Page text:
For the study, the researchers looked at 67 ancient Judean storage jar handles, which bore royal stamps from the 8th to the 2nd century BCE or from the Iron Age through the Hellenic period. By studying the stamps and their typology, they could be dated with accuracy and precision.

These handles were taken to the Paleomagnetic Laboratory of Scripps Institution of Oceanography (SIO), University of California San Diego, where they were examined using paleomagnetic ovens and a superconducting magnetometer, which measured the magnetic fields of the handles with great accuracy. They were then heated in an oven until their fields were erased, before being subjected to a field of known intensity and remeasured. By comparing the two measurements mathematically, the scientists were able to precisely calculate the field at the time of firing.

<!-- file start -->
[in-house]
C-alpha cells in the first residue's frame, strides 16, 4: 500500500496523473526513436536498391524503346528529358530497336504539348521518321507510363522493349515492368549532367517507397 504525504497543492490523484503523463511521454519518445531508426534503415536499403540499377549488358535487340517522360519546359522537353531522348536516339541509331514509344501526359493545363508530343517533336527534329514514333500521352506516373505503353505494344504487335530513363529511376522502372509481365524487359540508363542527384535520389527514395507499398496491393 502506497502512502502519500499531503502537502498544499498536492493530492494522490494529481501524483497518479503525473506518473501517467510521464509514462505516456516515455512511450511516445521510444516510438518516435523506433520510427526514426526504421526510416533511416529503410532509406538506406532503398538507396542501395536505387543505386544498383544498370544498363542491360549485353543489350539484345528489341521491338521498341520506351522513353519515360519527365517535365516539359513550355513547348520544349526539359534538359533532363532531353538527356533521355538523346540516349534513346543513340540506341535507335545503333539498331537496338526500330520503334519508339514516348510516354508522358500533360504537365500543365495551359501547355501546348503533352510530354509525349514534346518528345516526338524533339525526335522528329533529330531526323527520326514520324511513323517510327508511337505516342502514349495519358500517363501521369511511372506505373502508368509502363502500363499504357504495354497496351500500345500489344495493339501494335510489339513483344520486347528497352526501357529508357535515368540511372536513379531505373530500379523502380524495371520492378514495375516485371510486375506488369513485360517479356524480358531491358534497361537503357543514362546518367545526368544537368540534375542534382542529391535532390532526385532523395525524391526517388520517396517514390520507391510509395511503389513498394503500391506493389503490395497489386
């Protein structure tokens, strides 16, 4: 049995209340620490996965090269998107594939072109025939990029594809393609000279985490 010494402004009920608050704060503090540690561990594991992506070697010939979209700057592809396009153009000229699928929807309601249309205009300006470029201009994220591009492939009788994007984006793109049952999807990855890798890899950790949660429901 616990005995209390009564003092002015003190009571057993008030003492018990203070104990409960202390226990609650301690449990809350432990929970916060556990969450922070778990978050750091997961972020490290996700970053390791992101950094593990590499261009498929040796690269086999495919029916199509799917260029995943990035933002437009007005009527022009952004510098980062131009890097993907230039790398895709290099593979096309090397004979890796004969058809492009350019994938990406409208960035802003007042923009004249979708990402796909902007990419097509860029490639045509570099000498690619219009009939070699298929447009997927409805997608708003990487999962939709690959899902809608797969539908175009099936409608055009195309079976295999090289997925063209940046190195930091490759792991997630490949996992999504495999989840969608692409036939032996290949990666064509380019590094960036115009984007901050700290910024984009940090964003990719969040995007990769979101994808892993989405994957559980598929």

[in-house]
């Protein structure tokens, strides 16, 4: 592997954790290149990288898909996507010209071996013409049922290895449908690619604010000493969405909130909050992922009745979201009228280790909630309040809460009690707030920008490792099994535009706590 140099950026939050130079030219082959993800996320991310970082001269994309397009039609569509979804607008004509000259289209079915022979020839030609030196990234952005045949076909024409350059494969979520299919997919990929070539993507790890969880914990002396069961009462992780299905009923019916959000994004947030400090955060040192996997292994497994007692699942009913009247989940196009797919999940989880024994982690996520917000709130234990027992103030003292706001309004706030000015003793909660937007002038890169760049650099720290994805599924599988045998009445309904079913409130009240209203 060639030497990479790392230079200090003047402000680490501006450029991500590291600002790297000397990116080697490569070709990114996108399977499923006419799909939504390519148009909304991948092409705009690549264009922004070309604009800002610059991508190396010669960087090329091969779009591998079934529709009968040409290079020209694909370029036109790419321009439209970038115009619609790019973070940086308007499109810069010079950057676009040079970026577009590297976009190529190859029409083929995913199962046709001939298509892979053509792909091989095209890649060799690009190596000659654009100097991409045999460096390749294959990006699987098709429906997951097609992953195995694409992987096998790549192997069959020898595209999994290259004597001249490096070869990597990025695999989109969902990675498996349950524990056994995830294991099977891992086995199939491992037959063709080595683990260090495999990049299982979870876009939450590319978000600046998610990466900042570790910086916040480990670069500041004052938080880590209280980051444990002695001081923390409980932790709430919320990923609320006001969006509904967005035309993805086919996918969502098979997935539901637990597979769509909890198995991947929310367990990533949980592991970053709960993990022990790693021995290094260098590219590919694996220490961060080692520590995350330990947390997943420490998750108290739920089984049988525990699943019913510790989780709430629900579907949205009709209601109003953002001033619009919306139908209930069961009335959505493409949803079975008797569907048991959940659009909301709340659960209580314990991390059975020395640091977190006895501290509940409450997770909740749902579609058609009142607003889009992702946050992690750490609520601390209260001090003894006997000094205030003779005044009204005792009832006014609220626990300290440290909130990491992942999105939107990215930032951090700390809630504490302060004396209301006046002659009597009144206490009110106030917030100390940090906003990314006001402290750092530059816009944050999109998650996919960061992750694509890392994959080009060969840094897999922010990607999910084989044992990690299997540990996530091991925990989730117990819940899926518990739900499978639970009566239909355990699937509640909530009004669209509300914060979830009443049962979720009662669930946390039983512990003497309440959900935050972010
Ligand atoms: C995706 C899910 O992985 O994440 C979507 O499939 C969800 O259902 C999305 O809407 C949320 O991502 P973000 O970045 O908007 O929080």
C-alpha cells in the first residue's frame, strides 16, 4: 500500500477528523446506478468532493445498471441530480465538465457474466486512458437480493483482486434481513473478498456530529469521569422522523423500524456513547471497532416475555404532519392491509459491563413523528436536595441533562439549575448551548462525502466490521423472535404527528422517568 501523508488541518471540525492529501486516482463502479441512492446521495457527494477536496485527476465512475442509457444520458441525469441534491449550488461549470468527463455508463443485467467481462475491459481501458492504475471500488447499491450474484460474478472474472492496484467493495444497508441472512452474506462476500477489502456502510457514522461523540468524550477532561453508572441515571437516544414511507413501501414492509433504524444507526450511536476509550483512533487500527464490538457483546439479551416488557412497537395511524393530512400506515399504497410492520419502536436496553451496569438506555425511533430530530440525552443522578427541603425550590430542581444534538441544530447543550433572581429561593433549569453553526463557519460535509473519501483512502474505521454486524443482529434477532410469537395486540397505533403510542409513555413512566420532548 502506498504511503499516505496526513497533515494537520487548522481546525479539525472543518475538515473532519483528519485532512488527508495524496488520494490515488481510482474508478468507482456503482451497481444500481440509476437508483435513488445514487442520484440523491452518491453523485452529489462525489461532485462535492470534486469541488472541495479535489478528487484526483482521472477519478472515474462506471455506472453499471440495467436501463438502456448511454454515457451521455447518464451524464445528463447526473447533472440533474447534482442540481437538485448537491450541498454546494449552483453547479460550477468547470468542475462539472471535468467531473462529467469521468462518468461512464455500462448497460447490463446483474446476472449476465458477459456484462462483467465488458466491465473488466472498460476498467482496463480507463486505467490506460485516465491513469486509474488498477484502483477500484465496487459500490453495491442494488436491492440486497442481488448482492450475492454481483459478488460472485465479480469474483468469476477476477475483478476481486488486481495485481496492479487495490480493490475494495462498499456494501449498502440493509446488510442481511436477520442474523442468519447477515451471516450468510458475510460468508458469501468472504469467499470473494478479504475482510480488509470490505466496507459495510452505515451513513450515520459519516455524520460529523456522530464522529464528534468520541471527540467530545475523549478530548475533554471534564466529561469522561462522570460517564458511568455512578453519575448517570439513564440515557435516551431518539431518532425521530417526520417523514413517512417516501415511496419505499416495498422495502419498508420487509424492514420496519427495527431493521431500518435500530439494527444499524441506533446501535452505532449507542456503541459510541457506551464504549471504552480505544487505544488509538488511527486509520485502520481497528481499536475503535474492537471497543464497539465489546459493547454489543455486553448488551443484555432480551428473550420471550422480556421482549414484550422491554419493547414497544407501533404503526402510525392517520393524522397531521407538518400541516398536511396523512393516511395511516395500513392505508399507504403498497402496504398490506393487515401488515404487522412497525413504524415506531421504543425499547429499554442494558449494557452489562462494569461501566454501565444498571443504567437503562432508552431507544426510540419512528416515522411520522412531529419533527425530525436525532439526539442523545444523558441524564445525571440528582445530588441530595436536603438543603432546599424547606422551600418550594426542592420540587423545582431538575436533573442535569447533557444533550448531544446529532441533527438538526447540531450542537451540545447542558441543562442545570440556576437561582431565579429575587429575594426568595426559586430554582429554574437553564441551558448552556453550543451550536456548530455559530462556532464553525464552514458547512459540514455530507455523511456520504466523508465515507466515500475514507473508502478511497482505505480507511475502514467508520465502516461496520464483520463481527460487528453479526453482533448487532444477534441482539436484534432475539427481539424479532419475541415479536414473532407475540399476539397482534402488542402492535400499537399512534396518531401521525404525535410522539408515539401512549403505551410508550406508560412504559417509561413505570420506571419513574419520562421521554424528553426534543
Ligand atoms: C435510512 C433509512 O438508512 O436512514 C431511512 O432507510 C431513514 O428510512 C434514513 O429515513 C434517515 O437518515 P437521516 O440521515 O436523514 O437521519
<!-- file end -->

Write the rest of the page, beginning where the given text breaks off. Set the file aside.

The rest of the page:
After comparing the field measurements, the team found that rather than being stable or showing a predictable downward progression leading to a reversal, the Earth's magnetic field has been fluctuating for centuries, with a peak in the 8th century BCE called the "Iron Age Spike" that was the strongest in 100,000 years. Evidence of this spike was first observed by the team in 2009, but they say that the current study both corroborates this and places it in context. The upshot is that the Earth isn't facing a sudden reversal.

According to Ben-Yosef, the new findings have implications for archaeologists by providing a new means of dating to back up Carbon 14 methods.

"Both archaeologists and Earth scientists benefit from this" says Ben-Yosef. "The new data can improve geophysical models – core-mantle interactions, cosmogenic processes and more – as well as provide an excellent, accurate dating reference for archaeological artefacts."

The study was published in PNAS.